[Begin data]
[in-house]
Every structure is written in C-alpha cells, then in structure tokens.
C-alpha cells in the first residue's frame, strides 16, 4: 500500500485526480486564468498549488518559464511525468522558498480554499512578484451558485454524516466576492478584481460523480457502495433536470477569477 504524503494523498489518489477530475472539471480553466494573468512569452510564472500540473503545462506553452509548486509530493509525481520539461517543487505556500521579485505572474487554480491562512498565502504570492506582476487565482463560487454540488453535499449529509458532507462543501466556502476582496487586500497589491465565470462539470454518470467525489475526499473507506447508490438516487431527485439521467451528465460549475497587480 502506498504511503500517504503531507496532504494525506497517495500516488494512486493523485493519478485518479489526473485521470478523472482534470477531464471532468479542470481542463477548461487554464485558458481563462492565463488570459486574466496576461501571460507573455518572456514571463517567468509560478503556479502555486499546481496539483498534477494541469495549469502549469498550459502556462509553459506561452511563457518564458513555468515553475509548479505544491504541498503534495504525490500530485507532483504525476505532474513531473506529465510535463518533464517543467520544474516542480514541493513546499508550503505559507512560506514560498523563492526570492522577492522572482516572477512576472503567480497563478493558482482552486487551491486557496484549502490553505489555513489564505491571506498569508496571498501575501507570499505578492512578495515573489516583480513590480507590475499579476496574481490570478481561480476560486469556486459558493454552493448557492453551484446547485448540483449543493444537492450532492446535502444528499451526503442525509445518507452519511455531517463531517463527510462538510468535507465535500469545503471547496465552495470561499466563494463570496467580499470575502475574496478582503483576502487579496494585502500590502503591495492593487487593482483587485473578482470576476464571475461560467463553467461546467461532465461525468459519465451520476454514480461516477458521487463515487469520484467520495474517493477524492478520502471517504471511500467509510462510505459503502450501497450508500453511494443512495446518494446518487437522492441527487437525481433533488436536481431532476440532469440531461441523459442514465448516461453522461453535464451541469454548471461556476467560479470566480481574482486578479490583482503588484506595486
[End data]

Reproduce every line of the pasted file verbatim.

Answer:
[in-house]
Every structure is written in C-alpha cells, then in structure tokens.
C-alpha cells in the first residue's frame, strides 16, 4: 500500500485526480486564468498549488518559464511525468522558498480554499512578484451558485454524516466576492478584481460523480457502495433536470477569477 504524503494523498489518489477530475472539471480553466494573468512569452510564472500540473503545462506553452509548486509530493509525481520539461517543487505556500521579485505572474487554480491562512498565502504570492506582476487565482463560487454540488453535499449529509458532507462543501466556502476582496487586500497589491465565470462539470454518470467525489475526499473507506447508490438516487431527485439521467451528465460549475497587480 502506498504511503500517504503531507496532504494525506497517495500516488494512486493523485493519478485518479489526473485521470478523472482534470477531464471532468479542470481542463477548461487554464485558458481563462492565463488570459486574466496576461501571460507573455518572456514571463517567468509560478503556479502555486499546481496539483498534477494541469495549469502549469498550459502556462509553459506561452511563457518564458513555468515553475509548479505544491504541498503534495504525490500530485507532483504525476505532474513531473506529465510535463518533464517543467520544474516542480514541493513546499508550503505559507512560506514560498523563492526570492522577492522572482516572477512576472503567480497563478493558482482552486487551491486557496484549502490553505489555513489564505491571506498569508496571498501575501507570499505578492512578495515573489516583480513590480507590475499579476496574481490570478481561480476560486469556486459558493454552493448557492453551484446547485448540483449543493444537492450532492446535502444528499451526503442525509445518507452519511455531517463531517463527510462538510468535507465535500469545503471547496465552495470561499466563494463570496467580499470575502475574496478582503483576502487579496494585502500590502503591495492593487487593482483587485473578482470576476464571475461560467463553467461546467461532465461525468459519465451520476454514480461516477458521487463515487469520484467520495474517493477524492478520502471517504471511500467509510462510505459503502450501497450508500453511494443512495446518494446518487437522492441527487437525481433533488436536481431532476440532469440531461441523459442514465448516461453522461453535464451541469454548471461556476467560479470566480481574482486578479490583482503588484506595486